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I recently made an IRA contribution for this year. I use Mint for financial tracking and it seems strange that it counts the $5K contribution as a simple expense, despite it also being able to see my investment account receiving a complementary increase.

Financially speaking is it still an expense so I should just leave it like that? The big negative red bar in the monthly net income graph then sticks out :P Or: am I subtly misusing Mint; can I tweak something to make it show up better?

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2  
It is not very good at matching transactions between accounts, I have this problem too.... –  littleadv Dec 27 '12 at 5:12
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Thirded. Mint is not savvy at understanding some of my retirement accounts. –  MrChrister Dec 27 '12 at 8:00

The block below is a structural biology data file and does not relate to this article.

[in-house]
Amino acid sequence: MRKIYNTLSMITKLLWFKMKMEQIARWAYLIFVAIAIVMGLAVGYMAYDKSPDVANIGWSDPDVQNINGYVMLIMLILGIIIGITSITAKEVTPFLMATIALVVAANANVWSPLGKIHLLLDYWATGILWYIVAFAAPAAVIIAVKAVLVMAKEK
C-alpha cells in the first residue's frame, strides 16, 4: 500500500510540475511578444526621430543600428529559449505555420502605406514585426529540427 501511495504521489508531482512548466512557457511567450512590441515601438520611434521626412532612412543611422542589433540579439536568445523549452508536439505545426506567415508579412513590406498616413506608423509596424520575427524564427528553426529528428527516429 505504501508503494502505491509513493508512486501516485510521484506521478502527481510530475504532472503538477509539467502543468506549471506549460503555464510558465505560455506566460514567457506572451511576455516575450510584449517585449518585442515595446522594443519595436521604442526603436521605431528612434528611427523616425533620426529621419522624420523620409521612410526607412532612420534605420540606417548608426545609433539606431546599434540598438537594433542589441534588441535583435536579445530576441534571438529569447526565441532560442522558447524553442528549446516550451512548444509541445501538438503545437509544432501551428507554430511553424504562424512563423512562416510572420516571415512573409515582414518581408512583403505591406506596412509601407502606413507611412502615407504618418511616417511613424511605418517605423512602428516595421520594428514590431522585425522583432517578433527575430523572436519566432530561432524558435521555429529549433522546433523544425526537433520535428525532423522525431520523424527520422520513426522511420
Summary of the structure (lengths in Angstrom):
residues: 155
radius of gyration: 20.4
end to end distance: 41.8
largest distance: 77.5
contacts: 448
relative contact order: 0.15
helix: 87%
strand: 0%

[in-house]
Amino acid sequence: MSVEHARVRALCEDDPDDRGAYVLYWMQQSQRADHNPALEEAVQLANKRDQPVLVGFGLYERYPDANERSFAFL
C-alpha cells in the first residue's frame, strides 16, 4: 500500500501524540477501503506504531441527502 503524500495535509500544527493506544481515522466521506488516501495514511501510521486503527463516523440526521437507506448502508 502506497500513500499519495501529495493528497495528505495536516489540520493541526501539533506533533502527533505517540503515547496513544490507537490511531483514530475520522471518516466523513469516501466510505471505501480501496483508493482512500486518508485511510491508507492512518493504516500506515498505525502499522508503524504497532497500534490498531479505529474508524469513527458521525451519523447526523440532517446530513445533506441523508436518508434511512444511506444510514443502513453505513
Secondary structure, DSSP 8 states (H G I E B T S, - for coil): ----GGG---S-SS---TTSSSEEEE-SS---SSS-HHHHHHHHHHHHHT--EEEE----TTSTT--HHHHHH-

A retirement account deposit should be balance sheet neutral. First it was in savings or checking, then, it's in the IRA. Moving money literally from one account to another doesn't affect your bottom line that moment. –  JoeTaxpayer Dec 27 '12 at 23:11
    
Mint is not very good at a LOT of things. –  JohnFx Dec 28 '12 at 3:09
    
I have the same issue. When making a contribution from my checking to my Roth, I end up with two transactions, not a simple transfer. Also, my budget I set up does not pick up the contribution. Very frustrating. I have tried to override the transaction in the deposit in my Roth my adding a new category for transfer, but it won't stick. –  user12982 Feb 7 at 19:20
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1 Answer

up vote 2 down vote accepted

This is just a case of Mint not categorizing correctly. You can simply recategorize the line items as "Transfer" in order for them to be considered neutral.

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Works somewhat, but then you can't budget for IRA contributions. :/ Oh well. –  Nick T Dec 28 '12 at 23:36
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Use the goals to budget for savings. You can setup a goal linked to your ira account and can see it just like any other budget item. –  Kellenjb Dec 29 '12 at 4:02
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